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Orange roughy are also synchronous, shedding sperm and eggs at the same time.The time between fertilization and hatching is thought to be 10 to 20 days; fecundity is low, with each female producing only 22,000 eggs per kg of body weight, less than 10% of the average for other species of fish.The pectoral fins contain 15–18 soft rays each; the pelvic fins are thoracic and contain one spine and six soft rays; the caudal fin is forked.The interior of the mouth and gill cavity is a bluish black; the mouth itself is large and strongly oblique. The lateral line is uninterrupted, with 28 to 32 scales whose spinules or 'ctenii' largely obscure the lateral line's pores. The orange roughy is the largest known slimehead species at a maximum standard length (a measurement which excludes the tail fin) of 75 cm (30 in) and a maximum weight of 7 kg (15 lb).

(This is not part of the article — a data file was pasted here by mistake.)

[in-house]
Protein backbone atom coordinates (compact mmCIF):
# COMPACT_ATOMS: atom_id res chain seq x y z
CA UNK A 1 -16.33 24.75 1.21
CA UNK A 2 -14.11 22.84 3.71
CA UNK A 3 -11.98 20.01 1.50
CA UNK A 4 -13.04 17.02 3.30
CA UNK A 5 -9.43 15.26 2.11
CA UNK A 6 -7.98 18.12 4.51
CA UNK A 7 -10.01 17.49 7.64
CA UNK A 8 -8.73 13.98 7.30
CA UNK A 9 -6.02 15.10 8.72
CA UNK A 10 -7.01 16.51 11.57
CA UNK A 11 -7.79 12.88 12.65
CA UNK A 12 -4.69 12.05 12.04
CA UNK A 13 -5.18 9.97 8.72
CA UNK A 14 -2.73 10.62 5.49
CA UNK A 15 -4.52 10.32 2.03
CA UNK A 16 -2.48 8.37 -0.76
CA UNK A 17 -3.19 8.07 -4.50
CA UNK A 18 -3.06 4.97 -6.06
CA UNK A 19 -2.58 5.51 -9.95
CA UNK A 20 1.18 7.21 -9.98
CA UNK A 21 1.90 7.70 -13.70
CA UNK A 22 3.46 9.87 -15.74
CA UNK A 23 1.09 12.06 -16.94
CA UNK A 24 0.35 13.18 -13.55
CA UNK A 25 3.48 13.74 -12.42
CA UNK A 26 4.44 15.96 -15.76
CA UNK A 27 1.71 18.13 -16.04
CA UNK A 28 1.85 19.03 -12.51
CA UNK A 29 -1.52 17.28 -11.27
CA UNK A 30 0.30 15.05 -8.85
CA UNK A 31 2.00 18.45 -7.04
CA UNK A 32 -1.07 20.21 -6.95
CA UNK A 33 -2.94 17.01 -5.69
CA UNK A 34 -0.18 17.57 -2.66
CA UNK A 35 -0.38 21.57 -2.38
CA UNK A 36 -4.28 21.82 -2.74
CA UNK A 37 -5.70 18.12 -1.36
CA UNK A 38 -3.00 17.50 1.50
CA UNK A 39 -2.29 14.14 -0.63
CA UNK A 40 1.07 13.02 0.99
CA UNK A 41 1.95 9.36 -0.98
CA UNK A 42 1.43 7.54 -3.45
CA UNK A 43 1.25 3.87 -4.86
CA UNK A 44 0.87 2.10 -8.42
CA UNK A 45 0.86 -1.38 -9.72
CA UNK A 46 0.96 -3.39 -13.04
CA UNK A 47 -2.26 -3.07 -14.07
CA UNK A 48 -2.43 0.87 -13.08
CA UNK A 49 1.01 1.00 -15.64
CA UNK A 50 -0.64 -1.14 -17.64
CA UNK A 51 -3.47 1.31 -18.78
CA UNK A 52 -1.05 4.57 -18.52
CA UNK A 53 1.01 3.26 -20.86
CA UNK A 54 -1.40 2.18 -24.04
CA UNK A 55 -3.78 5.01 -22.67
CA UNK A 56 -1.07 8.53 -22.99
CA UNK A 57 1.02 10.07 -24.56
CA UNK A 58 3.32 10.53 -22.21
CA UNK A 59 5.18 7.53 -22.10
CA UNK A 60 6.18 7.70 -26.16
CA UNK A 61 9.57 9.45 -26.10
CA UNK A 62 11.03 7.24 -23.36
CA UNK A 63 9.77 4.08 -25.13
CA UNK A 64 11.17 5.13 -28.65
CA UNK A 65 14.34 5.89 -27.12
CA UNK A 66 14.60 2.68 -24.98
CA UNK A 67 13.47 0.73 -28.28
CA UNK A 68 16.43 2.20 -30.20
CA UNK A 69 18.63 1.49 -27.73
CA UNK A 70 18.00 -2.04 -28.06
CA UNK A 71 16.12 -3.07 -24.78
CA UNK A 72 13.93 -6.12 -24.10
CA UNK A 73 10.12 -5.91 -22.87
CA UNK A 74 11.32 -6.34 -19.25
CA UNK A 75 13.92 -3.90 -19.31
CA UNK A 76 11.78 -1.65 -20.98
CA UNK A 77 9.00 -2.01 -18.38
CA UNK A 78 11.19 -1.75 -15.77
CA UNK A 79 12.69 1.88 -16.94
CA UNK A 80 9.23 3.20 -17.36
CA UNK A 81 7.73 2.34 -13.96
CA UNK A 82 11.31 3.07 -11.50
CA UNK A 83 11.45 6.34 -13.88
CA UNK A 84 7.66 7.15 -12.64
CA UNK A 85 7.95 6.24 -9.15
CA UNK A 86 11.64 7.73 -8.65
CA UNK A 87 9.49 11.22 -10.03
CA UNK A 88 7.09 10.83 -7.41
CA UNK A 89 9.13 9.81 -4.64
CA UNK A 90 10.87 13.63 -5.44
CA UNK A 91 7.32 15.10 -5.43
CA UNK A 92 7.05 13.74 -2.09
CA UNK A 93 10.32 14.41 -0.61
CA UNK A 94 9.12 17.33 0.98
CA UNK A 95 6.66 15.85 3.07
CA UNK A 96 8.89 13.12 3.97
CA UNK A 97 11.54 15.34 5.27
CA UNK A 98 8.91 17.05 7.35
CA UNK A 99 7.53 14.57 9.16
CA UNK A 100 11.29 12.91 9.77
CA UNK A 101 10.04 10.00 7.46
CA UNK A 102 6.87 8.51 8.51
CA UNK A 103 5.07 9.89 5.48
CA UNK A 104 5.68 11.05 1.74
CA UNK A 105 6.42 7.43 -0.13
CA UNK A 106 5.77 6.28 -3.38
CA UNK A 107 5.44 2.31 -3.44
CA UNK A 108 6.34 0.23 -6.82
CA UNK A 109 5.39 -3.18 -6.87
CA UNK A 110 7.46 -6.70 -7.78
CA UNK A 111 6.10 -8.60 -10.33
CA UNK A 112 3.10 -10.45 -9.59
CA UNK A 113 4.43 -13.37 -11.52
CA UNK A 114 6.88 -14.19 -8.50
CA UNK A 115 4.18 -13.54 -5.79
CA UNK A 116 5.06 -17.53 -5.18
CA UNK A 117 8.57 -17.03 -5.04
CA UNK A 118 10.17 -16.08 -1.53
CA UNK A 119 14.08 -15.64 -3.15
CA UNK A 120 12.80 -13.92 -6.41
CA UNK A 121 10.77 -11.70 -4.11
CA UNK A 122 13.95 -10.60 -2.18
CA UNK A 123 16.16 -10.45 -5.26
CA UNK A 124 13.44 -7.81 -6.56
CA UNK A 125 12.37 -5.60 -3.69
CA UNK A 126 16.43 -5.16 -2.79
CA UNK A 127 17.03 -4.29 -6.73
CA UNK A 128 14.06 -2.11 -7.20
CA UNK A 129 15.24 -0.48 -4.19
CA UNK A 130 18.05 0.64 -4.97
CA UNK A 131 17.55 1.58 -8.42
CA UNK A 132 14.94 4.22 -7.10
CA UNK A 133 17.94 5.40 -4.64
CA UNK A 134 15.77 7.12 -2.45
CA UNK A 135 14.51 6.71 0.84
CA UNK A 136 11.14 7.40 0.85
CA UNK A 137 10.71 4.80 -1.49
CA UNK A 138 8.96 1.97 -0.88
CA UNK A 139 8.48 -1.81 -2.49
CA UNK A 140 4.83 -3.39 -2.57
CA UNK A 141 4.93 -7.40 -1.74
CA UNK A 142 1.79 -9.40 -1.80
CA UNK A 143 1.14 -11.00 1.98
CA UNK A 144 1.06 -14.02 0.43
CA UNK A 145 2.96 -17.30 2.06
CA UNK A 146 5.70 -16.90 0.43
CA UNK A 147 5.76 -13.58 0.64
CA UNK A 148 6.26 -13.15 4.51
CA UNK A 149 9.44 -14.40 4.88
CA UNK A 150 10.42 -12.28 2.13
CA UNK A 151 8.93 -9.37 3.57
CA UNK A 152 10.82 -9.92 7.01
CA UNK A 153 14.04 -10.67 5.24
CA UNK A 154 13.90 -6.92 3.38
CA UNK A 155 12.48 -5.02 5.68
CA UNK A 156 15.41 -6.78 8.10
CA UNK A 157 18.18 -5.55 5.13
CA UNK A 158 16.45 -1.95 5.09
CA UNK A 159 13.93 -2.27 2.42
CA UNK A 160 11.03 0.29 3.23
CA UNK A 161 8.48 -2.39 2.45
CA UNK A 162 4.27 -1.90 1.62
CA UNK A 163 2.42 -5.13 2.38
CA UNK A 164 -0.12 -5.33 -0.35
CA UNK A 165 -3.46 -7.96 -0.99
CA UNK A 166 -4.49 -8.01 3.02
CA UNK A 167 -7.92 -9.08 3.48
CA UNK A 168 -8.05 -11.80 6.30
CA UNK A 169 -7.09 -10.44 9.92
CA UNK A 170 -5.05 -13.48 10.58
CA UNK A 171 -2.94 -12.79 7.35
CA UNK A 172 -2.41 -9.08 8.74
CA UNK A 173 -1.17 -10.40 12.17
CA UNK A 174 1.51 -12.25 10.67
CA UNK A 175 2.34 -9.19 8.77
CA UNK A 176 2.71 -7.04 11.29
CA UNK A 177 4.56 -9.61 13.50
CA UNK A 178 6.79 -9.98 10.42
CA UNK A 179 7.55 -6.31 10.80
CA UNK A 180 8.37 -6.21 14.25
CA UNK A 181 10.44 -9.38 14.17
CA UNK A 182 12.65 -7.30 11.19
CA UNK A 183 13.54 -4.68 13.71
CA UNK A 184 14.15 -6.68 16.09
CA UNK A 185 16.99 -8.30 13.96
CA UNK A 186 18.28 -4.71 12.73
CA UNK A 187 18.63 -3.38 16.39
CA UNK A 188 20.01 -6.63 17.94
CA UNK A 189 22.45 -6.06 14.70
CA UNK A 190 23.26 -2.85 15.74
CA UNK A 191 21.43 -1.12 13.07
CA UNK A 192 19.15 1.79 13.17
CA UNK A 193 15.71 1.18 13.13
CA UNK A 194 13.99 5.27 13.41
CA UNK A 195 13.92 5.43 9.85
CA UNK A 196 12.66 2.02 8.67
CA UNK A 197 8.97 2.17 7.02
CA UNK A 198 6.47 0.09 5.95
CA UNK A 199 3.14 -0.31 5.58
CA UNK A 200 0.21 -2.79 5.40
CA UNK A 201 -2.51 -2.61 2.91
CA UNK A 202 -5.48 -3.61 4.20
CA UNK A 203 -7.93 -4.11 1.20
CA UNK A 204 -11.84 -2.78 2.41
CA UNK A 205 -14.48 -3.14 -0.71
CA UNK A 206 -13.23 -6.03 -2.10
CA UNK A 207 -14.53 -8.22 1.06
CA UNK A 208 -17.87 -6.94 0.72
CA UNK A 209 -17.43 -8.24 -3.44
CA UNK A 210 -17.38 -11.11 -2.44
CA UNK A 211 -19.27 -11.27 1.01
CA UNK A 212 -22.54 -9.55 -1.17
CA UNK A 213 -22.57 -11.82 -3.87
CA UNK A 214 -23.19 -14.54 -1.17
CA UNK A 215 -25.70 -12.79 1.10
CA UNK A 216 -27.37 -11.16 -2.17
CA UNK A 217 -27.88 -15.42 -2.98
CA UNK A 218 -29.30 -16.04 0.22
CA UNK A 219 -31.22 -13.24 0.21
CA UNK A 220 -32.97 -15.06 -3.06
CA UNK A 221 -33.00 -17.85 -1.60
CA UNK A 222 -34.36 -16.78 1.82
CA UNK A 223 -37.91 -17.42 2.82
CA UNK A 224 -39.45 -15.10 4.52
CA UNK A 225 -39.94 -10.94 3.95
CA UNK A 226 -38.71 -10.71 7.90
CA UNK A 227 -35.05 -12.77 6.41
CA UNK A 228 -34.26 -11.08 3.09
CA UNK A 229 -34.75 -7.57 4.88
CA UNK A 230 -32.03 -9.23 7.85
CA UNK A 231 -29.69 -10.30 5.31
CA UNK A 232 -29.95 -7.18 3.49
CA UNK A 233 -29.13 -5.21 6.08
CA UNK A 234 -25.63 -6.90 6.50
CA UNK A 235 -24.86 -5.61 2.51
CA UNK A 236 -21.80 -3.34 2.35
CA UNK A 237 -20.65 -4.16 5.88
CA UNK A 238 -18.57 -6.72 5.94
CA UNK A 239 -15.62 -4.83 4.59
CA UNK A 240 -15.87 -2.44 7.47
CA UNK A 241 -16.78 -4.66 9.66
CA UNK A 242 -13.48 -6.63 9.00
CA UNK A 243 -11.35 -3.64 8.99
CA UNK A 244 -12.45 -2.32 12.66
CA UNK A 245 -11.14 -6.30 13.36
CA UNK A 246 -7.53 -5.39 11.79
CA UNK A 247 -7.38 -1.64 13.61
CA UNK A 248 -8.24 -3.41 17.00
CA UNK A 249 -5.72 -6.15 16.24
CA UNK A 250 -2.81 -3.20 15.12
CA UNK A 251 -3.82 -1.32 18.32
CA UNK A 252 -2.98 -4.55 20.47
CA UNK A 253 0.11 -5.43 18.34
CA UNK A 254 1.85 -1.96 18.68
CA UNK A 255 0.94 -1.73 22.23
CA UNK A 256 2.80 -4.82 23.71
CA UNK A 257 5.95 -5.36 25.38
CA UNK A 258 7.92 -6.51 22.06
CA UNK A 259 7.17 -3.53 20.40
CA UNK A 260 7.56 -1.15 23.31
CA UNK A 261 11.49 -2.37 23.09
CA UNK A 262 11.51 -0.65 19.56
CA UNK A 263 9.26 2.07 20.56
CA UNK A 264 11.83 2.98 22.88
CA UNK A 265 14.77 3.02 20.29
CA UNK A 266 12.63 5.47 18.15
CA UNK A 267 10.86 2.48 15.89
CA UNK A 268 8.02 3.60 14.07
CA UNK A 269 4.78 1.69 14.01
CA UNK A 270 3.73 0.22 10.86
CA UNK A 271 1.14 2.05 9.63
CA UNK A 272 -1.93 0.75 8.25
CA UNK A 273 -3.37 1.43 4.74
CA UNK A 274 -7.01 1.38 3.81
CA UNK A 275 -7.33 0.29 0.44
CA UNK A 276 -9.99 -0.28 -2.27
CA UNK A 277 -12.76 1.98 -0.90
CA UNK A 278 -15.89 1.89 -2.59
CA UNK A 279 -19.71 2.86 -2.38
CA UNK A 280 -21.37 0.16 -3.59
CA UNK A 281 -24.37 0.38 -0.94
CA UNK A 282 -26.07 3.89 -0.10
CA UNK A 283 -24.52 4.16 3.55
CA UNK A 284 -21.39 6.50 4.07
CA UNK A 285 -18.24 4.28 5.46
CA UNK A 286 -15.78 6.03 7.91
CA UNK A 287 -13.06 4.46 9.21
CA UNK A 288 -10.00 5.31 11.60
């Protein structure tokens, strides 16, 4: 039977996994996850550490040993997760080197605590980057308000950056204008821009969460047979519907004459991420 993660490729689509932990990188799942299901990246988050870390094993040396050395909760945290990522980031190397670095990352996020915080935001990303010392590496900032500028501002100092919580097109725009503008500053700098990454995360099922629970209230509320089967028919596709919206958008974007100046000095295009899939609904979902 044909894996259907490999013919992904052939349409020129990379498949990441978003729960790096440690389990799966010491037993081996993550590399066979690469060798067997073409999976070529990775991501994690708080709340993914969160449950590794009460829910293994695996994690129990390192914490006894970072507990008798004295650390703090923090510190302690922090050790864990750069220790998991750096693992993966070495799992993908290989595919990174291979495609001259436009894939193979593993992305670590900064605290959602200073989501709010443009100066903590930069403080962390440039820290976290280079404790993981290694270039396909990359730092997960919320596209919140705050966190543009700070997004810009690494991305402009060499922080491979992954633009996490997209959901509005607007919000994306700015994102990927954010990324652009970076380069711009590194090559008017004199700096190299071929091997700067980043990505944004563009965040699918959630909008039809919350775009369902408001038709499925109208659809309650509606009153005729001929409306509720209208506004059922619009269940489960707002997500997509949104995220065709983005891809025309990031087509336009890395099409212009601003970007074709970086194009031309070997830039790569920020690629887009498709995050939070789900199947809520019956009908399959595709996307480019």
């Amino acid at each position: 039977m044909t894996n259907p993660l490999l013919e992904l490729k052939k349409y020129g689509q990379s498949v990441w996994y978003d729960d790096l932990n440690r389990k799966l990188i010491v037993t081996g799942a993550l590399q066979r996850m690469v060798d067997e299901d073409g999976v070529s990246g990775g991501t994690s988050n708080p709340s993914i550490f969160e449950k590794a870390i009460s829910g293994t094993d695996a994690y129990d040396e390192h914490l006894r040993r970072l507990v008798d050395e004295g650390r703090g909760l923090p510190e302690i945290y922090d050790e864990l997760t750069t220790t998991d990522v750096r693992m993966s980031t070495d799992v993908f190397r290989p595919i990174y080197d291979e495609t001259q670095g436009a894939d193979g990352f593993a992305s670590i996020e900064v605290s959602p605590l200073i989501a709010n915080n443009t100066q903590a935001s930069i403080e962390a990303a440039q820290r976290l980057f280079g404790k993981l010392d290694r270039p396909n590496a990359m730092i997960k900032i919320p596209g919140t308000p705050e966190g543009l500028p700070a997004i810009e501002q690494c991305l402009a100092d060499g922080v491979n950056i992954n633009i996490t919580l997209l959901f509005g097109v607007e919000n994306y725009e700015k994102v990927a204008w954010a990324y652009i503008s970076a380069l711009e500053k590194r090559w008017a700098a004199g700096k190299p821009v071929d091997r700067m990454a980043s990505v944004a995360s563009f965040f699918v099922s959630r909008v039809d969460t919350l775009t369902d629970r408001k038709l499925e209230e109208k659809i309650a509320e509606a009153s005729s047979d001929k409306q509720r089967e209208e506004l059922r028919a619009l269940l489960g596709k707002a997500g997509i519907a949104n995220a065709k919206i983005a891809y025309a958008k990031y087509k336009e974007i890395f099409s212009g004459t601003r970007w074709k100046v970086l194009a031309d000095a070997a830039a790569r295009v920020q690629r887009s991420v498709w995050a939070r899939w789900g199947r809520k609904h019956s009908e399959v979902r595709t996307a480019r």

The aggregations are not necessarily for spawning or feeding; the fish are thought to cycle through metabolic phases (active or feeding and inactive or resting) and seek areas with ideal hydrologic conditions to congregate during each phase.The single dorsal fin contains four to six spines and 15 to 19 soft rays; the anal fin contains three spines and 10 to 12 soft rays.The 19 to 25 ventral scutes (modified scales) form a hard, bony median ridge between the pelvic fins and anus.The UK Marine Conservation Society has categorized orange roughy as "vulnerable to exploitation".It is found in 3 to 9 °C (37 to 48 °F), deep (bathypelagic, 180-to-1,800-metre (590 to 5,910 ft)) waters of the Western Pacific Ocean, eastern Atlantic Ocean (from Iceland to Morocco; and from Walvis Bay, Namibia, to off Durban, South Africa), Indo-Pacific (off New Zealand and Australia), and in the eastern Pacific off Chile.